Remarks by Superintendent Julie Dickson to the Canadian Association of Accredited Mortgage Professionals (CAAMP) 2013 Mortgage Forum, Toronto, Ontario, November 25, 2013


All of us have a responsibility and an interest in ensuring that prudent lending is occurring. Borrowers do not want to over-extend themselves, brokers want to act in the best interests of borrowers, and banks want to facilitate this relationship while not putting depositors at risk. We all have a role to play in maintaining Canada’s sound financial system.

Shared Interests in Prudent Mortgage Lending

I am happy to be here today as I think it is important for all of us to take advantage of occasions like this to explain “what makes us tick.” And I am especially happy to be speaking first at this conference. Lacking in military experience, and having never been to outer space, I would not want to follow Colonel Chris Hadfield or General Colin Powell.

In recent years, the Canadian Association of Accredited Mortgage Professionals (CAAMP) has placed an increasingly strong focus on government relations, and undertaken and published important research on the mortgage market in Canada. Both of these undertakings have been useful in explaining CAAMP’s perspective to a broad audience. 

In this spirit, I hope that my speaking to you today will help convey OSFI’s perspective on a range of issues.  

Without question, your organization and mine share many of the same goals. CAAMP’s 2013 annual report reaffirms your commitment to upholding excellence in the Canadian mortgage industry and maintaining quality mortgage industry standards. We support and share these commitments. You have also placed an emphasis on educating consumers, and ensuring their interests are met. Footnote 1

OSFI also cares about consumers, as they hold their life savings at the banks and financial institutions we are mandated to supervise and regulate. Banks are at the centre of transactions where consumers pay for goods and services, and of course they provide funding to consumers for important services like mortgages. Prudent lending and investment by banks are therefore critical if banks are to stay strong, benefit consumers and promote economic growth. 

Mortgage underwriting is important because it has been shown that if the real estate market in a country sees a sharp disturbance, many consumers, or perhaps even the country itself, will suffer as a result. Historically, serious financial crises have often been associated with real estate lending. Canada has not avoided significant real estate corrections in the past, such as during 1981 and 1991. We all want to avoid a repeat of those times, and an open dialogue between regulators and mortgage professionals is needed to ensure lending practices promote stability.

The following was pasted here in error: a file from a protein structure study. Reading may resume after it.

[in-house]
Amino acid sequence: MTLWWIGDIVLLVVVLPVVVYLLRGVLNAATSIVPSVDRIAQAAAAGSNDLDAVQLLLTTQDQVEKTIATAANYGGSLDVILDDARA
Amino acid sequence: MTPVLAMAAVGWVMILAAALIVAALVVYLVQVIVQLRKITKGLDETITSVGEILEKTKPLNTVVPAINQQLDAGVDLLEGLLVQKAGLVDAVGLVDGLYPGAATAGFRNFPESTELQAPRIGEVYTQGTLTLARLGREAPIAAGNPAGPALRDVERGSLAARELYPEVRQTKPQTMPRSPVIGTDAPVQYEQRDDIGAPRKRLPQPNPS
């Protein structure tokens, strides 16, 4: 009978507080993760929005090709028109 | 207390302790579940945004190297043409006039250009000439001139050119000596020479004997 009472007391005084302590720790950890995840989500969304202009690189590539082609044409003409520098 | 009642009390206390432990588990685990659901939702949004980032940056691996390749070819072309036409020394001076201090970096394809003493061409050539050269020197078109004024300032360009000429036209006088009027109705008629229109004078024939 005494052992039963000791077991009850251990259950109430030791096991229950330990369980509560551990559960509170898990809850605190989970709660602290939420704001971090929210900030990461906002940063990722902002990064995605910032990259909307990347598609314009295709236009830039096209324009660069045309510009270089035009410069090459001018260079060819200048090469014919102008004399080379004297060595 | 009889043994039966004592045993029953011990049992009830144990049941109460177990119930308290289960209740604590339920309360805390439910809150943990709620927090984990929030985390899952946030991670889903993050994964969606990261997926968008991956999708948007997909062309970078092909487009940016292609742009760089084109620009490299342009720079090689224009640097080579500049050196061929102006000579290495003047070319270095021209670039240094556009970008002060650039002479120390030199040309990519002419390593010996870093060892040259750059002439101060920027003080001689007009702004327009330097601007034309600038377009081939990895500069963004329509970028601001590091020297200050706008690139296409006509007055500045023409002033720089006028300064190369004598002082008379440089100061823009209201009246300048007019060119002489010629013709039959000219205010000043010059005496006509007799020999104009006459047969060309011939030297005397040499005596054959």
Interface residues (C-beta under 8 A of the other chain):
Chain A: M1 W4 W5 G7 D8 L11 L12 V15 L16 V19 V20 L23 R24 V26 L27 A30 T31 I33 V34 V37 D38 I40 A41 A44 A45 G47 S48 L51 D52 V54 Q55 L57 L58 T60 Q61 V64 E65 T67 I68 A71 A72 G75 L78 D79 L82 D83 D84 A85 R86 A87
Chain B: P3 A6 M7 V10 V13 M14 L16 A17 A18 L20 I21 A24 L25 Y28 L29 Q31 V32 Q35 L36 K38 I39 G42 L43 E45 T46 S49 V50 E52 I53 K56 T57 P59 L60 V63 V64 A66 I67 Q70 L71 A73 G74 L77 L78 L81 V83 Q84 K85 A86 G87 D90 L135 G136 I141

This conference comes at a time when interest in housing is at a high level. Everyone wants to know whether markets are balanced or in a bubble, whether rules will be changed, what will happen when interest rates rise, and what could cause the market to fall. This is understandable, given that housing touches all Canadians: those with houses, those who want to buy a house, those who work in industries that are supported by strong housing markets (such as hardware stores, renovation companies, and mortgage brokers). Even those who have no direct interest understand that housing markets can have profound implications for the economy, which affects everyone. 

Today, I will cover OSFI’s perspectives on the residential mortgage market.

Your conference will hear many views on the state of the housing market. OSFI does not issue independent studies of the market or make predictions about where the market is going. But we follow very closely all the studies and views of market participants like CAAMP, and of our federal agency sisters, such as the Bank of Canada and the Department of Finance, and others. No doubt you are aware that there are a range of opinions out there. 

Today, we can read articles about the market being in a “soft landing,”Footnote 2 or more ominously, “teetering precariously.”Footnote 3 Over the past months, a range of observers have expressed a variety of views. The Organization for Economic Cooperation and Development (OECD) found Canada’s housing prices to be overvalued on the basis of two gauges: price-to-income, and price-to-rent.Footnote 4 Both The EconomistFootnote 5 and the International Monetary Fund (IMF) concurred, with the IMF also noting that residential investment as a share of GDP was at a two-decade high, and that house completions had outpaced household formation for the past decade and a half. Furthermore, the household debt-to-income ratio in Canada has surged over the last decade, making the economy vulnerable to adverse shocks.Footnote 6